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Arthouse Audit: VOD Vet 'John Dies at the End' Scores, 'Quartet' Builds

Photo of Tom Brueggemann By Tom Brueggemann | Thompson on Hollywood January 27, 2013 at 4:19PM

The contrast between the fevered buying at the just completed Sundance and the pace of business, particularly for new openings, at specialized theaters was fairly stark this weekend. Among those new films reporting grosses, each opened in only one city (two in New York, one in Los Angeles), all getting a least some sampling among initial viewers.

A very nice expansion for this British senior citizen comedy/drama starring Maggie Smith and a slew of other veterans, with a PSA nearly as good as that of "Amour" in more than twice as many theaters. That suggests significant appeal for this film, the first real breakout specialized success for Weinstein since "Intouchables" last summer.

That doesn't mean it's showing the same level of appeal of last year's "Best Exotic Marigold Hotel" (the PSA for "Hotel" at a similar theater count was more than double, and then with very strong word of mouth played for months). But considering the lack of any awards attention and a lot of other adult-appeal films still competing, this is a more than respectable performance so far.

What comes next: These numbers will encourage Weinstein to expand this much further, more so with the relative lack of new adult-oriented films while the Oscar contenders lose steam.

"The Impossible" (Lionsgate) - Week 6

$1,980,000 in 782 theaters (-104); PSA: $2,582; Cumulative: $13,342,000

Declining in theaters, but with a PSA that is only off 10%, this Spanish-made tsunami story with Naomi Watts' Oscar nomination as a draw continues to amass a decent gross. Along with "The Perks of Being a Wallflower," this is the second consecutive success from the Summit division at Lionsgate to find success without the expense of a wide-release marketing campaign.

What comes next: While these numbers have been steady, the worldwide gross is now over $100 milliion, with more than half now coming from outside its native Spain.

"Amour" (Sony Pictures Classics) - Week 6

$481,000 in 64 theaters (+28); PSA: $7,516; Cumulative: $1,815,000

This solid expansion, though still slow, keeps "Amour" consistent with its successful pattern so far. It continues to perform ahead of last year's Oscar Foreign Language winner (at the same point also just a nominee) "A Separation," which after its win ended up with a $7 milliion gross. This has more nominations, with a chance of winning more, but already this has become one of the more successful recent subtitled releases.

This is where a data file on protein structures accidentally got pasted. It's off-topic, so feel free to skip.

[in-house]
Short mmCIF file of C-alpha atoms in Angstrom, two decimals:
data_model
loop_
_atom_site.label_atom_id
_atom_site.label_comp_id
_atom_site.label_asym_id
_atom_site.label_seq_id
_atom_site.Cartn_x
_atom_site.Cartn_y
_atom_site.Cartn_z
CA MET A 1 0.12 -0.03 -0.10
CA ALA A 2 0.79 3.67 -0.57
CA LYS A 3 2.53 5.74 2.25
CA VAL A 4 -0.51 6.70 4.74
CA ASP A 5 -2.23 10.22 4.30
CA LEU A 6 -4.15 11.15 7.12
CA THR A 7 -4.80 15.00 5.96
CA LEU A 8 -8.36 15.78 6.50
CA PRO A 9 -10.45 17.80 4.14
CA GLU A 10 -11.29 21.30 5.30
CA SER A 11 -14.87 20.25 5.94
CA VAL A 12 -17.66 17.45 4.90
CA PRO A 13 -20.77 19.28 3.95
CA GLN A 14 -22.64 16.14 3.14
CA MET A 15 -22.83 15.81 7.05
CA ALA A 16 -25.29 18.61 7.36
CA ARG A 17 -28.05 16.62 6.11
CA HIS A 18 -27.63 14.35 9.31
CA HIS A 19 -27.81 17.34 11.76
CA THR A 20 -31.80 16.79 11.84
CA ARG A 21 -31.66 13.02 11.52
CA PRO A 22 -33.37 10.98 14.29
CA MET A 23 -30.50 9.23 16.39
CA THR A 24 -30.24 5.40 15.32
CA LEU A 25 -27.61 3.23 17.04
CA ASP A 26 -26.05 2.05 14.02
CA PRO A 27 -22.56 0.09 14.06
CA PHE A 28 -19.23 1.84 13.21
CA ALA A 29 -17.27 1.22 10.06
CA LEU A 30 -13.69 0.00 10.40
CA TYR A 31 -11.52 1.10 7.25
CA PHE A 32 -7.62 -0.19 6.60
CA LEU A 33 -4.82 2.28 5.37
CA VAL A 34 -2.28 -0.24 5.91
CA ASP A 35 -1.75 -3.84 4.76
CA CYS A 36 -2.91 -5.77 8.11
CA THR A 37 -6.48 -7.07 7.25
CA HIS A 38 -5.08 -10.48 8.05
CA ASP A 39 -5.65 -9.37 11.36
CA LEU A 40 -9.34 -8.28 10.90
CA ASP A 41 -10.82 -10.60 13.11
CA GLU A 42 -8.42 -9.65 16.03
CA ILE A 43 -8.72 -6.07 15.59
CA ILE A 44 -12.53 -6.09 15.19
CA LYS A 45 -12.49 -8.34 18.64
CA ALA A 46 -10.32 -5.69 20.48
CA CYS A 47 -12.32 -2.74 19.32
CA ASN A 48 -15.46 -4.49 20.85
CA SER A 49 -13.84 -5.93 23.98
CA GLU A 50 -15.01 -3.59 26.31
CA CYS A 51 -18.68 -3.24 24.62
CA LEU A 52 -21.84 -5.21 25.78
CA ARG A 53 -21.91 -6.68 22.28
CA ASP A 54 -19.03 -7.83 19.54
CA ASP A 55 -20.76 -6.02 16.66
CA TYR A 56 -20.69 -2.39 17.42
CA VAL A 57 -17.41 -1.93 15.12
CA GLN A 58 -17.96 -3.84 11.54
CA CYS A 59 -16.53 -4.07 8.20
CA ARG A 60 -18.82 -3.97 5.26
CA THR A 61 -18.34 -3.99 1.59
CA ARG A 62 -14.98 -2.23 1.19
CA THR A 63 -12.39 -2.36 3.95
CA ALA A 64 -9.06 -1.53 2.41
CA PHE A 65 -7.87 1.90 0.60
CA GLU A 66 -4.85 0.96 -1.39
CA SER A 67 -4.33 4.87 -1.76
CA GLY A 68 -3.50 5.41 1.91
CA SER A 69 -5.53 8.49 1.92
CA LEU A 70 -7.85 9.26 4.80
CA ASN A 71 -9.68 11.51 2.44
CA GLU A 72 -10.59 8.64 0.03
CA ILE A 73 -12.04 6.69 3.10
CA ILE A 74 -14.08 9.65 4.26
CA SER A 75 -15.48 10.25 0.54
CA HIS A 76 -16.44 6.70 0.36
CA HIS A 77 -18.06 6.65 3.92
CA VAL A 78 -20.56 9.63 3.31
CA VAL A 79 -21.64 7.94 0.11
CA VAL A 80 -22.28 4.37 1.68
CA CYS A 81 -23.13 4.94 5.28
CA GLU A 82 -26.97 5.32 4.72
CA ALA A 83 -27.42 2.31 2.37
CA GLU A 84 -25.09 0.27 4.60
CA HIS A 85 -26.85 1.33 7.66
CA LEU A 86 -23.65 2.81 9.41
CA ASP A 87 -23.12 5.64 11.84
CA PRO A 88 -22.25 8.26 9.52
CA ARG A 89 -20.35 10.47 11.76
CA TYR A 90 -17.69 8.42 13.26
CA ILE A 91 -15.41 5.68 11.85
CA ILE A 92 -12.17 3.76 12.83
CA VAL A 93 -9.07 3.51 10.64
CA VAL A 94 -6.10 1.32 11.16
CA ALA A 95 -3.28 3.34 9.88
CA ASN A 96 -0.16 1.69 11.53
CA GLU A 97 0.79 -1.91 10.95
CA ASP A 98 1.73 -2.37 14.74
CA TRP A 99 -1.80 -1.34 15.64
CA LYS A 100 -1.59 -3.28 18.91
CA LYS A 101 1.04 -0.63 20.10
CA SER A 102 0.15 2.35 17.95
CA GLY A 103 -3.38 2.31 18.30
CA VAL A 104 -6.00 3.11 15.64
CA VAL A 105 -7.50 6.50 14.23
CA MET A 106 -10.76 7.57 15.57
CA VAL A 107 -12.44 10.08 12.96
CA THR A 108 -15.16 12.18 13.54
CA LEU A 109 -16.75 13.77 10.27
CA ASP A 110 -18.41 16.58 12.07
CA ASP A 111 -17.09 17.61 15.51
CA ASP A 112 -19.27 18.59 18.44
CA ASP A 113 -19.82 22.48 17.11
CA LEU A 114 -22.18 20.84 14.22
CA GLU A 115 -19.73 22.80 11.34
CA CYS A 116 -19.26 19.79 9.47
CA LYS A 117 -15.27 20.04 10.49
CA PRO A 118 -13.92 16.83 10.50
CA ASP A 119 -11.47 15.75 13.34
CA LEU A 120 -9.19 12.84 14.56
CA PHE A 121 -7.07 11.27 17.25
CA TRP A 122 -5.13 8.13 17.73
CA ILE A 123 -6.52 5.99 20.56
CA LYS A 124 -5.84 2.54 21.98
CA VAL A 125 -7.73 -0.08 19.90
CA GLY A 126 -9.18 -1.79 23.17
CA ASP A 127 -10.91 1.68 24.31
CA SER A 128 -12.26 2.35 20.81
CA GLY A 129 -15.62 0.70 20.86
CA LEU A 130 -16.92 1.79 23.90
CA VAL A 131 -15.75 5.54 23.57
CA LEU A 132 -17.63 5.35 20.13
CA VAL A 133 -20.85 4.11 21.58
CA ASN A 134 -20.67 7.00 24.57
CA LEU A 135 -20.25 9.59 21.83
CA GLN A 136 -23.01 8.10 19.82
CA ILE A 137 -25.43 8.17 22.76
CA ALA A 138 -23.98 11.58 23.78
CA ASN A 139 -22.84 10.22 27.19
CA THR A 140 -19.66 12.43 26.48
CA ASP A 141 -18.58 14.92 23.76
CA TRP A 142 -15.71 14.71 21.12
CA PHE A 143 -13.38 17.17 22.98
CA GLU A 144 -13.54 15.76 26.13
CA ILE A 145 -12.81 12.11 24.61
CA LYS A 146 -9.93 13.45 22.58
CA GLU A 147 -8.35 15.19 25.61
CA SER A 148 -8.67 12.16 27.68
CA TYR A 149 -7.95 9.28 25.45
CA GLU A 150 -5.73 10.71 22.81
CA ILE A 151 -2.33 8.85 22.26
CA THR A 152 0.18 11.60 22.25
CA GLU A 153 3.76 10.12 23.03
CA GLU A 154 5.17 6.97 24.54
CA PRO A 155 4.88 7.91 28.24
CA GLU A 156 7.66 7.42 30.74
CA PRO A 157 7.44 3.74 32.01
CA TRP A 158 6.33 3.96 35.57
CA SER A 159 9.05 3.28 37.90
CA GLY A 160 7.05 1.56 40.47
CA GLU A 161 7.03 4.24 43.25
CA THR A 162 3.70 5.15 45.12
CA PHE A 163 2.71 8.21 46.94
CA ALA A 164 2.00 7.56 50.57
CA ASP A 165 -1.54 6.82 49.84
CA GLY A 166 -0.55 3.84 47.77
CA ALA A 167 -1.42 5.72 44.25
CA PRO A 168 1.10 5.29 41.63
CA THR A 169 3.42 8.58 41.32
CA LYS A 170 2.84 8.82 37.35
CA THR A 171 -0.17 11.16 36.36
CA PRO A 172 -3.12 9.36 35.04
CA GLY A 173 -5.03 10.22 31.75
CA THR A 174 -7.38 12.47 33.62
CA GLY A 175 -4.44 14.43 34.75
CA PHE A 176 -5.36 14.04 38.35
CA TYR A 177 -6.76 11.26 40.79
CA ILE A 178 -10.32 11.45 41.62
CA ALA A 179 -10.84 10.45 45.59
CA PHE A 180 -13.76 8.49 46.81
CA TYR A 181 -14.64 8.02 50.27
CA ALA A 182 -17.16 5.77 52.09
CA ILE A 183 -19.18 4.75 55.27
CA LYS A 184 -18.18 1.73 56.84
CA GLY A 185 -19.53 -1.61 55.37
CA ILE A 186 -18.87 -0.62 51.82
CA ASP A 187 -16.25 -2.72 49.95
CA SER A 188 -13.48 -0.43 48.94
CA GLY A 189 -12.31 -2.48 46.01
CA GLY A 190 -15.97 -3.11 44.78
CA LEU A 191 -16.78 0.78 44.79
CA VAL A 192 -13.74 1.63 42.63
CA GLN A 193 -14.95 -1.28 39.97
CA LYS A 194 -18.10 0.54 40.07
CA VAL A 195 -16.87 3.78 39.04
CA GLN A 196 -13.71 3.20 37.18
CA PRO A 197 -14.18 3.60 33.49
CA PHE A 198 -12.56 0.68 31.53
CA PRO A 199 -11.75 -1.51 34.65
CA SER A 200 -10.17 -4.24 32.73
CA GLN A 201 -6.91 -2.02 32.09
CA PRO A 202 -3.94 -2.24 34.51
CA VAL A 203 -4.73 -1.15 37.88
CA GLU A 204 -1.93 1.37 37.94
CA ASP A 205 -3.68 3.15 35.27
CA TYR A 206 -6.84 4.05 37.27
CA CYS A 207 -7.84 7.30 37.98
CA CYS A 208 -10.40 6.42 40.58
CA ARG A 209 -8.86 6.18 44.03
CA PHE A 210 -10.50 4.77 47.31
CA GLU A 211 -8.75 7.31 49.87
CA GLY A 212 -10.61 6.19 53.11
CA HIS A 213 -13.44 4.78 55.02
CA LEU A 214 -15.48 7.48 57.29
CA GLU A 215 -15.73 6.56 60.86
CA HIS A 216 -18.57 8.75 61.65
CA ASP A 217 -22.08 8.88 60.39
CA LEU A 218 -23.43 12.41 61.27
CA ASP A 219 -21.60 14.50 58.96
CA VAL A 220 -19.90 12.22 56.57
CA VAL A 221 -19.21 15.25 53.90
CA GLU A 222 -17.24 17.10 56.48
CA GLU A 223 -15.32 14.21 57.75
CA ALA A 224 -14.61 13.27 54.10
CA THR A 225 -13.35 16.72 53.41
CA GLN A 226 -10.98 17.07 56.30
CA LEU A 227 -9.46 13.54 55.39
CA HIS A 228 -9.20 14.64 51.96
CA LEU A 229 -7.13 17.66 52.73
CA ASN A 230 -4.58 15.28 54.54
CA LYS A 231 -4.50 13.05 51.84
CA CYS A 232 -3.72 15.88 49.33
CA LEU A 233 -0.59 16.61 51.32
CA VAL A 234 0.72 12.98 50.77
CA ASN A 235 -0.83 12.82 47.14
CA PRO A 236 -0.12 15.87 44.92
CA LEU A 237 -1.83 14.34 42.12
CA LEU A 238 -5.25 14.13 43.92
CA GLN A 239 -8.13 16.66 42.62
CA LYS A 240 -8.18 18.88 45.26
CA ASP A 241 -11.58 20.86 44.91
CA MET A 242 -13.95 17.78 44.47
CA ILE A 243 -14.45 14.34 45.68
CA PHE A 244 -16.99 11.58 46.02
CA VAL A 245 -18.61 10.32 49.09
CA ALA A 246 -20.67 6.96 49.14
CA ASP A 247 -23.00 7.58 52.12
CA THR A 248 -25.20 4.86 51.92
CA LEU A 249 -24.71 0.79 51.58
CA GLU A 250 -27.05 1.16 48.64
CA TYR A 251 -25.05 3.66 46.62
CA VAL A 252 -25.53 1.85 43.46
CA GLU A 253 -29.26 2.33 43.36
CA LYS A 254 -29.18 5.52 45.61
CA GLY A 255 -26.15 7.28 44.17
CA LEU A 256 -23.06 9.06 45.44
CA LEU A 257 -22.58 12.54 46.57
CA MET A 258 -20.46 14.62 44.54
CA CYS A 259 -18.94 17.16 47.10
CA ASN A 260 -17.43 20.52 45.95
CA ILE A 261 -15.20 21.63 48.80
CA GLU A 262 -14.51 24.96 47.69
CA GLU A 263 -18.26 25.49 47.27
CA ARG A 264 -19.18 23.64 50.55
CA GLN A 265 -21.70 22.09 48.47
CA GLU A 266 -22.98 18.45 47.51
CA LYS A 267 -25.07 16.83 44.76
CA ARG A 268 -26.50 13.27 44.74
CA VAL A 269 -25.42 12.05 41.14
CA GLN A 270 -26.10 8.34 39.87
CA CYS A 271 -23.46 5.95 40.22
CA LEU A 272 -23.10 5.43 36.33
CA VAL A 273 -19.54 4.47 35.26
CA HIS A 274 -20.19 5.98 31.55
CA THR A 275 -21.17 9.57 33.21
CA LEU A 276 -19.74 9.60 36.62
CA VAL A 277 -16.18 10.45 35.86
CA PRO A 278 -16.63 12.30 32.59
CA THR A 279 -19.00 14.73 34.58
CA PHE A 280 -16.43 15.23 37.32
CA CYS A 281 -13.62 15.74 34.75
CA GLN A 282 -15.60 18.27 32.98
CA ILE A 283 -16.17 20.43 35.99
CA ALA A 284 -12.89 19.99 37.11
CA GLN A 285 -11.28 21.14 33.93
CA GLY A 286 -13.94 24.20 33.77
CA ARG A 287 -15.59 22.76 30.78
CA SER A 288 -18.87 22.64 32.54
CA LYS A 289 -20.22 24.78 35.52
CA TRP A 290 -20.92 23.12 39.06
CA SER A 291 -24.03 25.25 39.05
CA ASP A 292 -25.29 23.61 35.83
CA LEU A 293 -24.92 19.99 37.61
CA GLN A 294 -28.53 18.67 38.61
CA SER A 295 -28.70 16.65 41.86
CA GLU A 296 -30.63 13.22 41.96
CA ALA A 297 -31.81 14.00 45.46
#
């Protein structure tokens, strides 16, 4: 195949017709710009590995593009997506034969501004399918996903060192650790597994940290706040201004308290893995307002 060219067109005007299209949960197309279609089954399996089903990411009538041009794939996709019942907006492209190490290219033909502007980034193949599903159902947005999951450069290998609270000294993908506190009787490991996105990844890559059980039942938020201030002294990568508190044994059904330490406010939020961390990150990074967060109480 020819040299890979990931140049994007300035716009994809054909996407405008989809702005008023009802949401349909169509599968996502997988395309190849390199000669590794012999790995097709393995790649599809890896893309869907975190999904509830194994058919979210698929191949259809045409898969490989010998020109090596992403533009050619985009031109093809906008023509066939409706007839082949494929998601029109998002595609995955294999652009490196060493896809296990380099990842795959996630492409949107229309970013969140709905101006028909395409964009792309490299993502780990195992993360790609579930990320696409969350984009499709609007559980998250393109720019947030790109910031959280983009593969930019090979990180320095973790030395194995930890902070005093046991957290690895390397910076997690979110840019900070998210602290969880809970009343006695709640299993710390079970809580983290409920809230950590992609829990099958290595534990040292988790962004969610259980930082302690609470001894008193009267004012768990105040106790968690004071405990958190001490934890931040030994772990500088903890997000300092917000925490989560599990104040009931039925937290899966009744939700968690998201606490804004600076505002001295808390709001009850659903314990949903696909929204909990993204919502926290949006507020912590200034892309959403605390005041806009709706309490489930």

What comes next: Michael Haneke remains a more difficult director for even some of potential viewers, and this hardly has the more general audience appeal of "Intouchables," also French and the biggest recent foreign language film. Whether this exceeds that film's gross will depend on SPC's willingness to broaden the run (with the advertising required) to theaters that normally might not play a film like this as well of course as its possible Oscar success. But so far, it is performing every bit as well as might be expected, with much more gross yet to come.

Other films (gross + total)

"Hyde Park on Hudson" (Focus - Week 8)                          - $249,000/$5,280,000

"Rust and Bone" (Sony Pictures Classics - Week 10)          - $128,000/$1,709,000

"Anna Karenina" (Focus - Week 9)                                       - $103,000/$12,405,000

"The Perks of Being a Wallflower" (Lionsgate - Week 19)   - $31,000/$17,715,000

"West of Memphis" (Sony Pictures Classics - Week 5)         - $22,900/$82,800

"LUV" (Indomina - Week 2)                                                     - $18,000/$137,000

This article is related to: Quartet, John Dies at the End, Box Office, Box Office, Box Office

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Born and raised in Manhattan, Anne Thompson grew up going to the Thalia and The New Yorker and wound up at grad Cinema Studies at NYU. She worked at United Artists and Film Comment before heading west as that magazine's west coast editor. She wrote for the LA Weekly, Sight and Sound, Empire, The New York Times and Entertainment Weekly before serving as West Coast Editor of Premiere. She wrote for The Washington Post, The London Observer, Wired, More, and Vanity Fair, and did staff stints at The Hollywood Reporter and Variety. She eventually took her blog Thompson on Hollywood to Indiewire. She taught film criticism at USC Critical Studies, and continues to host the fall semester of “Sneak Previews” for UCLA Extension.